We at Beaconhouse Newlands use inquiry as our pedagogy for engaging students in the deeper understanding and ownership of the learning. Our whole school action plan is centered on authentic inquiry democratising our learning, and we constantly seek evidence for this research.
The Beaconhouse Newlands curriculum is engaging, challenging and relevant, and actively supports the developmental differences and learning styles of the students. It is framed by the pedagogy of the Primary Years Program as we are in the process of “Candidate School for International Baccalaureate Primary Years Programme” for now and have applied for authorization this year. The curriculum focuses on the development of the whole child as an inquirer, both in the classroom and in the world outside. It prepares students to be active participants in a lifelong journey of learning. Structured, purposeful inquiry is at the heart of our school’s teaching philosophy. Our students actively construct meaning based on their prior knowledge and their engagement with the curriculum and Units of Inquiry. They investigate important subject matter by formulating questions, proceeding with research, experimentation or observation which leads to their own responses to the issues. Technology is a key focus and our ‘digital natives’ are guided in their use of familiar and new technologies as one method of engaging with peers, teachers and experts beyond the classroom. The aim of the programs is to develop internationally minded people who help to create a better and more peaceful world.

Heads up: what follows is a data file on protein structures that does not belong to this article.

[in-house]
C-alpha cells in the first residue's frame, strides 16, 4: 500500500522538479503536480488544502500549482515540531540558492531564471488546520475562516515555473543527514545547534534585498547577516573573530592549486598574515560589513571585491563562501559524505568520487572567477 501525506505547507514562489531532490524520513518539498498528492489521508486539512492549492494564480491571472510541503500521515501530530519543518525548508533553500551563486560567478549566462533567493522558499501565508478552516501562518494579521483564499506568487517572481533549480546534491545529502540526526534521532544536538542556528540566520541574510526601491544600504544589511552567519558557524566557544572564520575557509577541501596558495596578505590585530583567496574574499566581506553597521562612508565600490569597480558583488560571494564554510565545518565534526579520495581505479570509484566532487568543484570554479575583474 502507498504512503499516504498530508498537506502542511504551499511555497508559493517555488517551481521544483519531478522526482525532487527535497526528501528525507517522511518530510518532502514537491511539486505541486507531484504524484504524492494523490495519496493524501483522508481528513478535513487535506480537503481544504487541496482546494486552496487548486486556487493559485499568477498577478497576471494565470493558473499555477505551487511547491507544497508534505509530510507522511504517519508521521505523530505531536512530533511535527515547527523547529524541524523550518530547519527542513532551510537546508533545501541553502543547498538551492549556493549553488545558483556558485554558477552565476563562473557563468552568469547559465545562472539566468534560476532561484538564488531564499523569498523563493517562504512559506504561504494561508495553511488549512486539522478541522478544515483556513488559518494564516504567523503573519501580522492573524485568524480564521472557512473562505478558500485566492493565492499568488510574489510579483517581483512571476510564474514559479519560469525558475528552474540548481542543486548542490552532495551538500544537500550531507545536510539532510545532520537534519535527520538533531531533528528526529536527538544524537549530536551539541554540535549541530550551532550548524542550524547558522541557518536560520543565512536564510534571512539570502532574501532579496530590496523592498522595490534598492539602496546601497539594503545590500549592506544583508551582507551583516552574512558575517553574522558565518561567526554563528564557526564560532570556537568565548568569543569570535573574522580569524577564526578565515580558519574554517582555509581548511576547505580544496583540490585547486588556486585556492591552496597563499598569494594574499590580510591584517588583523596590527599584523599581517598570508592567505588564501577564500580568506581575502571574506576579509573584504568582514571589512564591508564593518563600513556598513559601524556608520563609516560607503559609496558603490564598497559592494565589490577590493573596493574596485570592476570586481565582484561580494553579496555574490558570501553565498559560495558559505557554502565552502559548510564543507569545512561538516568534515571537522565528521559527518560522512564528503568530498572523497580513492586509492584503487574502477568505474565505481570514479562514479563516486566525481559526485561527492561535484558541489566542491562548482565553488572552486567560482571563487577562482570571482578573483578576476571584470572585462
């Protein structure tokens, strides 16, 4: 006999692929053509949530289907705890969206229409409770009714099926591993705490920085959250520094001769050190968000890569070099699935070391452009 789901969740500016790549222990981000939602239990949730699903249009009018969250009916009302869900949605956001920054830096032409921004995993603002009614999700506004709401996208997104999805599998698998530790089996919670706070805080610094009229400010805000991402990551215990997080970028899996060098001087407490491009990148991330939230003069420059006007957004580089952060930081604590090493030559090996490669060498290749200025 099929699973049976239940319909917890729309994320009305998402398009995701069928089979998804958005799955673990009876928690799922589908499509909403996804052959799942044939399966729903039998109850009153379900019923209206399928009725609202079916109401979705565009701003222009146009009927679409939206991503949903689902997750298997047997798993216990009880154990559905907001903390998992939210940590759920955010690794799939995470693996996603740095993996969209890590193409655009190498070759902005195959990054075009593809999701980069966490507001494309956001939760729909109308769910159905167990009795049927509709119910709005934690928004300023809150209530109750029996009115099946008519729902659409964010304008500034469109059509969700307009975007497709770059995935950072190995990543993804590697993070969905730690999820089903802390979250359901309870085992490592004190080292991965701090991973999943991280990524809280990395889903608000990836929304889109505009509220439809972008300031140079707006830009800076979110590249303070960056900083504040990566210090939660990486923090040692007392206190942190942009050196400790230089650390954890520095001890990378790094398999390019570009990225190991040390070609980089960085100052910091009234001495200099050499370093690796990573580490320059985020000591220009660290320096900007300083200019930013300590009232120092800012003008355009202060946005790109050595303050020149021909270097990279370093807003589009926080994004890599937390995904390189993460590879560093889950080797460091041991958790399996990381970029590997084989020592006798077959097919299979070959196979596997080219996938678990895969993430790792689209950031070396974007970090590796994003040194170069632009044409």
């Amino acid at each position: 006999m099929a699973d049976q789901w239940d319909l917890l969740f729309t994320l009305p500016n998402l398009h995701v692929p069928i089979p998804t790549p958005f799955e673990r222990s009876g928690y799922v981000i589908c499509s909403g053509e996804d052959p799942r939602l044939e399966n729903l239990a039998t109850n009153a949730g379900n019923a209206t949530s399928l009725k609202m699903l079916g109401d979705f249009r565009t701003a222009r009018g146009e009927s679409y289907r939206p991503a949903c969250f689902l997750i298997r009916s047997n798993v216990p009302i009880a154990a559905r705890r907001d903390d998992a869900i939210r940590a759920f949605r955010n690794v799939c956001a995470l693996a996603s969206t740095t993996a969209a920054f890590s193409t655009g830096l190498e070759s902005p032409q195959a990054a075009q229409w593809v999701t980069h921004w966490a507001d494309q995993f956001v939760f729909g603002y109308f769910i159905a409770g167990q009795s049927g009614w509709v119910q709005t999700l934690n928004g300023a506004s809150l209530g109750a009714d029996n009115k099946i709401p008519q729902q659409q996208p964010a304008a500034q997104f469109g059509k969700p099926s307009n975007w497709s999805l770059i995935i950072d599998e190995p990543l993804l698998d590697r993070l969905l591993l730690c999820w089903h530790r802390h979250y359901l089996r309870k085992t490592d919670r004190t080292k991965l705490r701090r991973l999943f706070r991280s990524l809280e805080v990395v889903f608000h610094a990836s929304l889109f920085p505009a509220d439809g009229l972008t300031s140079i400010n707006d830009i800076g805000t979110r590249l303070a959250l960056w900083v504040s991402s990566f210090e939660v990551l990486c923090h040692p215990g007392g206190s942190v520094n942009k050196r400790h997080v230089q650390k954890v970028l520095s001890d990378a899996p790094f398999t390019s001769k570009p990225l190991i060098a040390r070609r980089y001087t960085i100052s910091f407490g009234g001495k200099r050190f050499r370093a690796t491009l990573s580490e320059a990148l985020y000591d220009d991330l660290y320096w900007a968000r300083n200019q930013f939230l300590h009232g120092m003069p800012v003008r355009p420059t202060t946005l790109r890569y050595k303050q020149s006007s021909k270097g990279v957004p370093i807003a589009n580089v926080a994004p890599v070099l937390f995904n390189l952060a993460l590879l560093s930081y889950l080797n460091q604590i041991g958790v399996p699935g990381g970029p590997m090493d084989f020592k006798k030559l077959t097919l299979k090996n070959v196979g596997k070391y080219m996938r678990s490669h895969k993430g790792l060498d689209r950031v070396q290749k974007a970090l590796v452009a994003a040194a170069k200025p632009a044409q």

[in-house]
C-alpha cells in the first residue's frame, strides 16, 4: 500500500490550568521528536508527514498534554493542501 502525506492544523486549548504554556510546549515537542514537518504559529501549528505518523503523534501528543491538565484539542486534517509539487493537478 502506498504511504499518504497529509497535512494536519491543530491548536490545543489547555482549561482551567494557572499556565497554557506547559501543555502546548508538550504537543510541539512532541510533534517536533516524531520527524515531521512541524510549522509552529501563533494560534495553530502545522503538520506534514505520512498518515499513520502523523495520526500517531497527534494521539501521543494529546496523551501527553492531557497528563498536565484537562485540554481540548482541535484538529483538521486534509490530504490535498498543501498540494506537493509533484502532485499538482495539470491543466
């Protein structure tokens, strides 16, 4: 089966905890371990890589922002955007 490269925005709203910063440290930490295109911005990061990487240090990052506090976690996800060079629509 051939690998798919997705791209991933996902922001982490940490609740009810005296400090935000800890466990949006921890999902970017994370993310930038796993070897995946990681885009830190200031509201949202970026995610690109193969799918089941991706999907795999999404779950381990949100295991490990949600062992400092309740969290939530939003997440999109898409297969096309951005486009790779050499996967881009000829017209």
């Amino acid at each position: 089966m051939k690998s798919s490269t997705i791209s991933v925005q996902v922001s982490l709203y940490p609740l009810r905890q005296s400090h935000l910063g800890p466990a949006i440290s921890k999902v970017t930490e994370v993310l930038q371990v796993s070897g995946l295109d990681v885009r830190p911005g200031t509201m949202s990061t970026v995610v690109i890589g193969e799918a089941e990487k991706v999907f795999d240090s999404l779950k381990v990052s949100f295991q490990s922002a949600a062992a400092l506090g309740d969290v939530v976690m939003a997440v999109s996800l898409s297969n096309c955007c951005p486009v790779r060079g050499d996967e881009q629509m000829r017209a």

At Beaconhouse Newlands the education
• is for students from Pre-Nursery to Grade 4 ( progressing one grade each year)
• promotes in-depth guided inquiry in teaching and learning by building on stu¬dents’ own knowledge and interests
• explores the construction of knowledge through personal experience
• is transdisciplinary, in that it fosters the development of the whole child, addressing social, physical, emotional and cultural needs
• gives children a strong foundation in all of the major areas of knowledge: mathematics, social studies, drama, language, music, visual arts, science, personal and social education, and physical education
• strives to help children develop an international perspective – to become aware of the points of view of people in other parts of the world
• allows students to study an additional language (Mandarin) and gain an understanding of the cultures in which the language is spoken
• develops attitudes that are socially responsible and that are positive learning experiences
The definition of curriculum is comprised of three interrelated components. In keeping with the commitment to inquiry, these three components are expressed in the form of the following three open-ended questions, each of which compels teachers to think deeply about their own practice with regard to student learning.
• What do we want to learn? The written curriculum: the identification of a framework of what’s worth knowing